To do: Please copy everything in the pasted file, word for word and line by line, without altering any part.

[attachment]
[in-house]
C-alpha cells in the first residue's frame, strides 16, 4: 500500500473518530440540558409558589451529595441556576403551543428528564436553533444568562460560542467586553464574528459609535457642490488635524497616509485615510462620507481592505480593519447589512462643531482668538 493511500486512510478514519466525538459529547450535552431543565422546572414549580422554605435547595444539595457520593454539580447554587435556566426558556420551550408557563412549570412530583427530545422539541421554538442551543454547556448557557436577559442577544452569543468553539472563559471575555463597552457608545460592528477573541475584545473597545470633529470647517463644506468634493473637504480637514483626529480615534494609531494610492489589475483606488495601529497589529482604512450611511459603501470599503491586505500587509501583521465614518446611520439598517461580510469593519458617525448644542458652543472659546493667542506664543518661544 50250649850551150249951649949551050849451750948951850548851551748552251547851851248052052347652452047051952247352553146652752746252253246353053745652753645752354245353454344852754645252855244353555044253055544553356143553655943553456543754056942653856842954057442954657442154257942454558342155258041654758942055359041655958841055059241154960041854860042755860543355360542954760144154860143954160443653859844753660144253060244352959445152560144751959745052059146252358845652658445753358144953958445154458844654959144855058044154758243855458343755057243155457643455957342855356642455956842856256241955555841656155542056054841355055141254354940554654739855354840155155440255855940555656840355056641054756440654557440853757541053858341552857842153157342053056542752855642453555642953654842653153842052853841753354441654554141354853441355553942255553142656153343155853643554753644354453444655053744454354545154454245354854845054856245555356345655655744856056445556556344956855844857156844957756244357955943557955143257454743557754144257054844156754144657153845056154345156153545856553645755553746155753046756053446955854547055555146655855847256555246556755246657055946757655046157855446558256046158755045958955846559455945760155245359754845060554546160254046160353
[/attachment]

[in-house]
C-alpha cells in the first residue's frame, strides 16, 4: 500500500473518530440540558409558589451529595441556576403551543428528564436553533444568562460560542467586553464574528459609535457642490488635524497616509485615510462620507481592505480593519447589512462643531482668538 493511500486512510478514519466525538459529547450535552431543565422546572414549580422554605435547595444539595457520593454539580447554587435556566426558556420551550408557563412549570412530583427530545422539541421554538442551543454547556448557557436577559442577544452569543468553539472563559471575555463597552457608545460592528477573541475584545473597545470633529470647517463644506468634493473637504480637514483626529480615534494609531494610492489589475483606488495601529497589529482604512450611511459603501470599503491586505500587509501583521465614518446611520439598517461580510469593519458617525448644542458652543472659546493667542506664543518661544 50250649850551150249951649949551050849451750948951850548851551748552251547851851248052052347652452047051952247352553146652752746252253246353053745652753645752354245353454344852754645252855244353555044253055544553356143553655943553456543754056942653856842954057442954657442154257942454558342155258041654758942055359041655958841055059241154960041854860042755860543355360542954760144154860143954160443653859844753660144253060244352959445152560144751959745052059146252358845652658445753358144953958445154458844654959144855058044154758243855458343755057243155457643455957342855356642455956842856256241955555841656155542056054841355055141254354940554654739855354840155155440255855940555656840355056641054756440654557440853757541053858341552857842153157342053056542752855642453555642953654842653153842052853841753354441654554141354853441355553942255553142656153343155853643554753644354453444655053744454354545154454245354854845054856245555356345655655744856056445556556344956855844857156844957756244357955943557955143257454743557754144257054844156754144657153845056154345156153545856553645755553746155753046756053446955854547055555146655855847256555246556755246657055946757655046157855446558256046158755045958955846559455945760155245359754845060554546160254046160353